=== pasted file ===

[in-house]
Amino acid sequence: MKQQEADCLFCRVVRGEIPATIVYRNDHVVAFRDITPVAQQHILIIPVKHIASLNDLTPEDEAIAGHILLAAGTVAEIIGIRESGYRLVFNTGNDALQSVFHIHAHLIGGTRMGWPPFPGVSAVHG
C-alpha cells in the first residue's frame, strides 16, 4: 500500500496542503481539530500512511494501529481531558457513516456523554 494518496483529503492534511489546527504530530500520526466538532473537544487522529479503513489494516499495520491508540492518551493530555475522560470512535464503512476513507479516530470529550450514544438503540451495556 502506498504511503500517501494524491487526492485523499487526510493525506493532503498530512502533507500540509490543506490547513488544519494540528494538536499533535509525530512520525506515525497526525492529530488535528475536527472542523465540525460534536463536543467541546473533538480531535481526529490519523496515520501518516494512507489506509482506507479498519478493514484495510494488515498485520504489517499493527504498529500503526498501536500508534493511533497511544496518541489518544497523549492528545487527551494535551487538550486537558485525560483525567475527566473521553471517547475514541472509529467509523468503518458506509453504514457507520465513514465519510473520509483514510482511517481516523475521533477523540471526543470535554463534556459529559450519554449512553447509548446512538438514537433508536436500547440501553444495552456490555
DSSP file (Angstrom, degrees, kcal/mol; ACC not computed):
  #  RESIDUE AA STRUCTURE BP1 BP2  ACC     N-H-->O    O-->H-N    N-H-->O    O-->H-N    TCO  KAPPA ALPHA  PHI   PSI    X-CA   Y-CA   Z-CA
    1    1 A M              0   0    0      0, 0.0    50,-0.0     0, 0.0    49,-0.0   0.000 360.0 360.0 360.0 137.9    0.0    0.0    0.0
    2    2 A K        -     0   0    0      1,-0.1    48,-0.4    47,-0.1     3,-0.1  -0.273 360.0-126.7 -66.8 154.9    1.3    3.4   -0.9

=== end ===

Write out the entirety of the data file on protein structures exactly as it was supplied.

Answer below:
[in-house]
Amino acid sequence: MKQQEADCLFCRVVRGEIPATIVYRNDHVVAFRDITPVAQQHILIIPVKHIASLNDLTPEDEAIAGHILLAAGTVAEIIGIRESGYRLVFNTGNDALQSVFHIHAHLIGGTRMGWPPFPGVSAVHG
C-alpha cells in the first residue's frame, strides 16, 4: 500500500496542503481539530500512511494501529481531558457513516456523554 494518496483529503492534511489546527504530530500520526466538532473537544487522529479503513489494516499495520491508540492518551493530555475522560470512535464503512476513507479516530470529550450514544438503540451495556 502506498504511503500517501494524491487526492485523499487526510493525506493532503498530512502533507500540509490543506490547513488544519494540528494538536499533535509525530512520525506515525497526525492529530488535528475536527472542523465540525460534536463536543467541546473533538480531535481526529490519523496515520501518516494512507489506509482506507479498519478493514484495510494488515498485520504489517499493527504498529500503526498501536500508534493511533497511544496518541489518544497523549492528545487527551494535551487538550486537558485525560483525567475527566473521553471517547475514541472509529467509523468503518458506509453504514457507520465513514465519510473520509483514510482511517481516523475521533477523540471526543470535554463534556459529559450519554449512553447509548446512538438514537433508536436500547440501553444495552456490555
DSSP file (Angstrom, degrees, kcal/mol; ACC not computed):
  #  RESIDUE AA STRUCTURE BP1 BP2  ACC     N-H-->O    O-->H-N    N-H-->O    O-->H-N    TCO  KAPPA ALPHA  PHI   PSI    X-CA   Y-CA   Z-CA
    1    1 A M              0   0    0      0, 0.0    50,-0.0     0, 0.0    49,-0.0   0.000 360.0 360.0 360.0 137.9    0.0    0.0    0.0
    2    2 A K        -     0   0    0      1,-0.1    48,-0.4    47,-0.1     3,-0.1  -0.273 360.0-126.7 -66.8 154.9    1.3    3.4   -0.9